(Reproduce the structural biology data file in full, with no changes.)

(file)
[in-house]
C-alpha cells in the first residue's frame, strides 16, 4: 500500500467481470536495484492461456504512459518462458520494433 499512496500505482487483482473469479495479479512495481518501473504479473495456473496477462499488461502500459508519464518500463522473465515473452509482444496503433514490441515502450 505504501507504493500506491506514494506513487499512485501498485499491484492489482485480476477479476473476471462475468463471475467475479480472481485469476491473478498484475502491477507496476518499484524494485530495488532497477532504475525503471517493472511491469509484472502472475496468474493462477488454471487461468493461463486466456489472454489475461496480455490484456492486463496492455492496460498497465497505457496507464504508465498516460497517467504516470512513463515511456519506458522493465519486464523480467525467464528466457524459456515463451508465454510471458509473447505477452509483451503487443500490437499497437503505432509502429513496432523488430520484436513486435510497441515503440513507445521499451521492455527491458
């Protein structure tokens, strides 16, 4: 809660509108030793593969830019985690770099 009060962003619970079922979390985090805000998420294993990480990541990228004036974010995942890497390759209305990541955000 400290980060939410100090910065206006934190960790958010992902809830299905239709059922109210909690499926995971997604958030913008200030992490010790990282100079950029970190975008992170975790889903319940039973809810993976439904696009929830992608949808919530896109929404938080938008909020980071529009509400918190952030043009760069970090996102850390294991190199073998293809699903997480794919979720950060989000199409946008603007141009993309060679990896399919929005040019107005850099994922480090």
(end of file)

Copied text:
[in-house]
C-alpha cells in the first residue's frame, strides 16, 4: 500500500467481470536495484492461456504512459518462458520494433 499512496500505482487483482473469479495479479512495481518501473504479473495456473496477462499488461502500459508519464518500463522473465515473452509482444496503433514490441515502450 505504501507504493500506491506514494506513487499512485501498485499491484492489482485480476477479476473476471462475468463471475467475479480472481485469476491473478498484475502491477507496476518499484524494485530495488532497477532504475525503471517493472511491469509484472502472475496468474493462477488454471487461468493461463486466456489472454489475461496480455490484456492486463496492455492496460498497465497505457496507464504508465498516460497517467504516470512513463515511456519506458522493465519486464523480467525467464528466457524459456515463451508465454510471458509473447505477452509483451503487443500490437499497437503505432509502429513496432523488430520484436513486435510497441515503440513507445521499451521492455527491458
């Protein structure tokens, strides 16, 4: 809660509108030793593969830019985690770099 009060962003619970079922979390985090805000998420294993990480990541990228004036974010995942890497390759209305990541955000 400290980060939410100090910065206006934190960790958010992902809830299905239709059922109210909690499926995971997604958030913008200030992490010790990282100079950029970190975008992170975790889903319940039973809810993976439904696009929830992608949808919530896109929404938080938008909020980071529009509400918190952030043009760069970090996102850390294991190199073998293809699903997480794919979720950060989000199409946008603007141009993309060679990896399919929005040019107005850099994922480090």